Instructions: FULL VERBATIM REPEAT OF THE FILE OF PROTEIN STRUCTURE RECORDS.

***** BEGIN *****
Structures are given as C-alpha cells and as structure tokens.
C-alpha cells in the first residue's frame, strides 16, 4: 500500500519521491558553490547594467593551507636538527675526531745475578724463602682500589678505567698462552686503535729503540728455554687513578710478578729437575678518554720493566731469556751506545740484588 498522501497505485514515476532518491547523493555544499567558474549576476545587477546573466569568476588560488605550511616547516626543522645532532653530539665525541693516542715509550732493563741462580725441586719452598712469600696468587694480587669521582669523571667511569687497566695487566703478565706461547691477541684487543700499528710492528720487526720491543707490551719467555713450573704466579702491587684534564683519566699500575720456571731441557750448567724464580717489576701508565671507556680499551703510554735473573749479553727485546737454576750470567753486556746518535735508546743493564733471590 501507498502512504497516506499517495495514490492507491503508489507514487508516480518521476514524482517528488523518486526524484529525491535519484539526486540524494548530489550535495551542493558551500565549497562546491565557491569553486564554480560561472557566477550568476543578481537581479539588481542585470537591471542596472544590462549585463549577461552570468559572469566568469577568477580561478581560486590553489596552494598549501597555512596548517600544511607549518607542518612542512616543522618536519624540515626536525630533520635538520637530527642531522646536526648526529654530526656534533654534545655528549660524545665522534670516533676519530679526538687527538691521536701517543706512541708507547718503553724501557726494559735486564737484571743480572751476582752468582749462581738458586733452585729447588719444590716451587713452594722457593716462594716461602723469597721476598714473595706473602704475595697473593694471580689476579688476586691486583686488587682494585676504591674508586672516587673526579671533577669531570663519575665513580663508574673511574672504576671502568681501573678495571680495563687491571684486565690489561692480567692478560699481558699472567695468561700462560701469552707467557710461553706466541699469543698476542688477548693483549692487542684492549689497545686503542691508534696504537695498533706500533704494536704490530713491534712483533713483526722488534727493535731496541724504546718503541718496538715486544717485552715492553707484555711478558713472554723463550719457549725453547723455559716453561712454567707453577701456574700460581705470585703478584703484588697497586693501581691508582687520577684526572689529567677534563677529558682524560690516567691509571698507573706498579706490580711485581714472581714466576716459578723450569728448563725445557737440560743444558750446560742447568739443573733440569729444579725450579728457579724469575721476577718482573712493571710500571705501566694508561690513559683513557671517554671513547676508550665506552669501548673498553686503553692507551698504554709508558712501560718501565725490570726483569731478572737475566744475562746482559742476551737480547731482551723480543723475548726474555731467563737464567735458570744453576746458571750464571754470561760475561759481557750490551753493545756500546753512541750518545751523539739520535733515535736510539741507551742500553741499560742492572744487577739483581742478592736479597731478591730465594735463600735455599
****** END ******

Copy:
Structures are given as C-alpha cells and as structure tokens.
C-alpha cells in the first residue's frame, strides 16, 4: 500500500519521491558553490547594467593551507636538527675526531745475578724463602682500589678505567698462552686503535729503540728455554687513578710478578729437575678518554720493566731469556751506545740484588 498522501497505485514515476532518491547523493555544499567558474549576476545587477546573466569568476588560488605550511616547516626543522645532532653530539665525541693516542715509550732493563741462580725441586719452598712469600696468587694480587669521582669523571667511569687497566695487566703478565706461547691477541684487543700499528710492528720487526720491543707490551719467555713450573704466579702491587684534564683519566699500575720456571731441557750448567724464580717489576701508565671507556680499551703510554735473573749479553727485546737454576750470567753486556746518535735508546743493564733471590 501507498502512504497516506499517495495514490492507491503508489507514487508516480518521476514524482517528488523518486526524484529525491535519484539526486540524494548530489550535495551542493558551500565549497562546491565557491569553486564554480560561472557566477550568476543578481537581479539588481542585470537591471542596472544590462549585463549577461552570468559572469566568469577568477580561478581560486590553489596552494598549501597555512596548517600544511607549518607542518612542512616543522618536519624540515626536525630533520635538520637530527642531522646536526648526529654530526656534533654534545655528549660524545665522534670516533676519530679526538687527538691521536701517543706512541708507547718503553724501557726494559735486564737484571743480572751476582752468582749462581738458586733452585729447588719444590716451587713452594722457593716462594716461602723469597721476598714473595706473602704475595697473593694471580689476579688476586691486583686488587682494585676504591674508586672516587673526579671533577669531570663519575665513580663508574673511574672504576671502568681501573678495571680495563687491571684486565690489561692480567692478560699481558699472567695468561700462560701469552707467557710461553706466541699469543698476542688477548693483549692487542684492549689497545686503542691508534696504537695498533706500533704494536704490530713491534712483533713483526722488534727493535731496541724504546718503541718496538715486544717485552715492553707484555711478558713472554723463550719457549725453547723455559716453561712454567707453577701456574700460581705470585703478584703484588697497586693501581691508582687520577684526572689529567677534563677529558682524560690516567691509571698507573706498579706490580711485581714472581714466576716459578723450569728448563725445557737440560743444558750446560742447568739443573733440569729444579725450579728457579724469575721476577718482573712493571710500571705501566694508561690513559683513557671517554671513547676508550665506552669501548673498553686503553692507551698504554709508558712501560718501565725490570726483569731478572737475566744475562746482559742476551737480547731482551723480543723475548726474555731467563737464567735458570744453576746458571750464571754470561760475561759481557750490551753493545756500546753512541750518545751523539739520535733515535736510539741507551742500553741499560742492572744487577739483581742478592736479597731478591730465594735463600735455599